Object. By my sacramental actions I mean to acknowledge, that the gospel is true; but not to profess a compliance with it. p. 41.

Answ. Should your neighbour treat you thus, in any covedant depending between you ; should he say, " I own the things contained in it are true, but I do not mean to bind myself to fulfil the covenant, by signing and sealing it before evidence;" you, and all the world, would look upon him as a dishonest quibbler.

OBJ. But I mean to have the truth of the Gospel deeply impressed upon my heart by the ordinance.” p. 41.

Answ. This end might be as well obtained, if you tarried as a spectator. Those who stand by as witnesses, when a bond is signed and sealed, may know what is done, as well as those who are parties, and who bind themselves. Men that mean not to bind themselves should not sign and seal the

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bond. No one seals a bond, unless he means to bind himself to fulfil it. Should a man offer to sign and seal a bond, which he did not mean to bind himself to fulfil, in order to get his heart affected with what is contained in it, his neighbours would think hiin delirious.

OBJ. But I mean to bind myself to “endeavour" to fulfil it; i. e. to “ endeavour to conform my practice to the rules of it.” p. 21. Ans. Should you offer your house and farm to your neigh

the most reasonable terms, which if he had a heart he might fulfil with ease and pleasure, Mat. xi. 28, 29. Prov. iii. 17.; and should he plainly tell you, that at present he could not find it in his heart to comply with your offer; nor could he promise that he ever should comply ; but however he was willing to bind himself to " endeavour" to comply, and no more; you would doubtless think best to put off the bargain till you should find him of another temper. And what our Saviour thinks best in the present case, is most plainly expressed in Luke xiv. 25–33.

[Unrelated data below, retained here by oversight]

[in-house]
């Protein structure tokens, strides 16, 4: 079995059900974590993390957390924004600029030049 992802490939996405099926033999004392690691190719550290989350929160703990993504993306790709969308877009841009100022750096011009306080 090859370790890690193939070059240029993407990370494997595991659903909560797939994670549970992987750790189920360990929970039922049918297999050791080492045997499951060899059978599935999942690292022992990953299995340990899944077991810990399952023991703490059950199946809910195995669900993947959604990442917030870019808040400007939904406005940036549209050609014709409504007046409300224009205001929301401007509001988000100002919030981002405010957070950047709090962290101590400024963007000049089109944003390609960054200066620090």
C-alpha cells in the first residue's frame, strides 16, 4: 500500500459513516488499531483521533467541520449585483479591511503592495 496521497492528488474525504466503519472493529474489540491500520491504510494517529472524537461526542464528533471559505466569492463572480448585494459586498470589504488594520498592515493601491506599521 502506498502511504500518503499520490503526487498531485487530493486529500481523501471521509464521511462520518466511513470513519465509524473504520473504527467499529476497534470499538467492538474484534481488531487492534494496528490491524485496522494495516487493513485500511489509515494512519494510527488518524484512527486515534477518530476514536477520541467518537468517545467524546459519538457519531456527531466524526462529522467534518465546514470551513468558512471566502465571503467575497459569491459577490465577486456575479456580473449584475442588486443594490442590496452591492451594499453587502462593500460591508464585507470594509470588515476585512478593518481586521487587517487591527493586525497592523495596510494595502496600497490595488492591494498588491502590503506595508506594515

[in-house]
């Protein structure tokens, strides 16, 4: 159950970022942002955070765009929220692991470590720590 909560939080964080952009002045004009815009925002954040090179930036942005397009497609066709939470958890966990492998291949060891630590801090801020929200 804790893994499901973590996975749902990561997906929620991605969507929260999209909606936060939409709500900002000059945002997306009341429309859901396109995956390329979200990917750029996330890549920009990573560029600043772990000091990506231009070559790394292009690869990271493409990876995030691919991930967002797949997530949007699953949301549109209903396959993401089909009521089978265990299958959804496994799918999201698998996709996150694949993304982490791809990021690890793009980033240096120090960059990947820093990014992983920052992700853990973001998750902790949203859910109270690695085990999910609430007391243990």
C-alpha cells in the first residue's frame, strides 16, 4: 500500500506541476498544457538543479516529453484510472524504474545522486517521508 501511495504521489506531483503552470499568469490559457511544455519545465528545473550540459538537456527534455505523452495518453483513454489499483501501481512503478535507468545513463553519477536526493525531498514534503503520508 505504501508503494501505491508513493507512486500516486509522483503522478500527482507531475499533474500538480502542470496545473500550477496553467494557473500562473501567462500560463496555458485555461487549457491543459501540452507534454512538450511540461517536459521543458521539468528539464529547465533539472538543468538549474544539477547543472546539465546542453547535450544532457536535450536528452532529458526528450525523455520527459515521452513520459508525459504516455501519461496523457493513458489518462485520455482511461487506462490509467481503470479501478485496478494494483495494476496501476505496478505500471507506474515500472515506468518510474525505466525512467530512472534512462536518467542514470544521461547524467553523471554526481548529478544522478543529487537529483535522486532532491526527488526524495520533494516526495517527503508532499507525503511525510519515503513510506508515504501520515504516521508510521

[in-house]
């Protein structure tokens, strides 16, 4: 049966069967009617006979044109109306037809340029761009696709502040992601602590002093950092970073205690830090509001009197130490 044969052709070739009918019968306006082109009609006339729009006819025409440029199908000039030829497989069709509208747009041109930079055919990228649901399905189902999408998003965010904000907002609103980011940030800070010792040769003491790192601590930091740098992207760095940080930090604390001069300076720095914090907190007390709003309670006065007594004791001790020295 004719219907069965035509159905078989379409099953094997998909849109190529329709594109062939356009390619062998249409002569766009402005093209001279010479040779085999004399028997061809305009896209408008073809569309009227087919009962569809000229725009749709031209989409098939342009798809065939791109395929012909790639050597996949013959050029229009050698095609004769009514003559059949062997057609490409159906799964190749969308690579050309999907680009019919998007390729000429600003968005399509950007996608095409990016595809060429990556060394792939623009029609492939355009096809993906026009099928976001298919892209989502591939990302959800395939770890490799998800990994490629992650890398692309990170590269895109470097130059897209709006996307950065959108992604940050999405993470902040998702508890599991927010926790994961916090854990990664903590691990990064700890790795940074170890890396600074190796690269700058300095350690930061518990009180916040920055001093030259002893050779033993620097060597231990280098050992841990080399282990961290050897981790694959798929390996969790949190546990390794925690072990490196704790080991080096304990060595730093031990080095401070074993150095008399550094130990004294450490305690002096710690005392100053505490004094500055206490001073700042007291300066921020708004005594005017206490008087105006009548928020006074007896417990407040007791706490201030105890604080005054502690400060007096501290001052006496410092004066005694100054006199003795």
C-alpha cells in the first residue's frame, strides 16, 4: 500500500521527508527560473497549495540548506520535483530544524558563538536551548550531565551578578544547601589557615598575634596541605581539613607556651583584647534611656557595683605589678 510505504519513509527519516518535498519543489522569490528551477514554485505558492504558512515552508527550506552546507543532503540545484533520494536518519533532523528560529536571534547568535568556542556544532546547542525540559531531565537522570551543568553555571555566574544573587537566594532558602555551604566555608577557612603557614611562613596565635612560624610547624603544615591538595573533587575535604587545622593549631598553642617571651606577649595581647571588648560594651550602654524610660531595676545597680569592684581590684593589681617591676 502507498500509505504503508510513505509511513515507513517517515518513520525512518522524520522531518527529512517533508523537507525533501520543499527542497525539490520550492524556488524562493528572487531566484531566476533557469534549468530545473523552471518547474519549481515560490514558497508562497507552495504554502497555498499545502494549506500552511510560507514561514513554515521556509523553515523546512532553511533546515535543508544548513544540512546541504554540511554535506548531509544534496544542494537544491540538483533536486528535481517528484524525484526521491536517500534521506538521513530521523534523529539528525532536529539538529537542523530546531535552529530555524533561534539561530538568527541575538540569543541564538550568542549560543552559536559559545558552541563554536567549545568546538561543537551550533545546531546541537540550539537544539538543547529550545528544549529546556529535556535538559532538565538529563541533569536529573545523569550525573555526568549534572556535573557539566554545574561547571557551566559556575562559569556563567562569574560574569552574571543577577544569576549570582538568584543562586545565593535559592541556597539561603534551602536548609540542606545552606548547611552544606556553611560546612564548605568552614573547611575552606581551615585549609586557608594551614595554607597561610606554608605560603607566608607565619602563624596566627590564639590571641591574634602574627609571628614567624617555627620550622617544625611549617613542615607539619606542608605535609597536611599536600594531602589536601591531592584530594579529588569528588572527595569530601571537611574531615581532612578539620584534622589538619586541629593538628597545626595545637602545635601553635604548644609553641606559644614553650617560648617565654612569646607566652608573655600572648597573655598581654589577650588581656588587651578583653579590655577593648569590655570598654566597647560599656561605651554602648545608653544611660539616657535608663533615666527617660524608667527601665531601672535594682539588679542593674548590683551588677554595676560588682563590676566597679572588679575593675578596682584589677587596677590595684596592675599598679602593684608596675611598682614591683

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SECTION VI.

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It cannot be determined that Mr. M.'s external covenant re

quires, and wherein a real compliance with it doth consist, so that any man can ever know that he has complied with il.

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NEGATIVELY, Mr. M. has determined with great exactness, what it does not require, and what is not necessary in order to a perfect compliance with it: viz. holiness. For it requires no holiness at all: no, not the least spark of true grace. So that, if we could know what it did require, it might be perfectly complied with by one who is quite dead in sin. This is very plain.

Positively he has not determined what it does require, 80 that any man can ever know that he has complied with it; nor can it be determined by him, or by any other. For it

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cannot be determined from scripture, for the scripture knows nothing about such a covenant, either name or thing. And it cannot be determined from reason ; for it is supposed to be a matter of pure revelation.

Indeed, Mr. M. has attempted to settle this matter : he says, p. 21.“ I will allow, that none but such as profess the Christian religion, and will endeavour to conforni his practice to the rules of it, ought to be admitted into the church." Upon which it may be observed, 1. That Abraham made no profession at all of any

faith, but of a saving faith. He believed in the Lord, and it was counted to him for righteousness. And if Abraham is to be our pattern, as Mr. M. insists, then we must make a profession of this faith, or of none. To set aside Abraham's faith, which was, as James asserts, a living faith ; and to introduce into its room a dead faith, which James calls the faith of devils ; and to substitute this in the stead of the faith of Abraham, and to put God's seal, which belongs to God's covenant, to this new invented covenant of human device, is not

to conform our practice to the rules" of God's word; nor so much as lo “endeavour" it. Besides,

2. Mr. M. says, p. 7. “ That by which ANY ONE was to enter into this" external «

covenant, was an external mark in the flesh.” But faith, although a dead faith, is an internal thing, and is as much invisible, as any other mental qualification whatsoever : and therefore is not necessary on bis scheme to be in the heart of the professor : nor need be profess it to be in his heart. For “ to require more of the person to be admitted into the church, ihan is made necessary by the covenant on which it is framed, is really absurd.” p. 22. For to imitate his manner of reasoning, it may be said, " to set this matter in the clearest light, an infidel, or an atheist, with a fair profession of the external covenant, when he is received into the visible church, on Mr. M.'s scheme, is in the sight of God either a member of it, or he is not. If he is a member, then the faith of devils is not necessary. If he is not, then on Mr. M.'s scheme there can be no visible church.” This is Mr. M.'s manner of reasoning,

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VOL. III.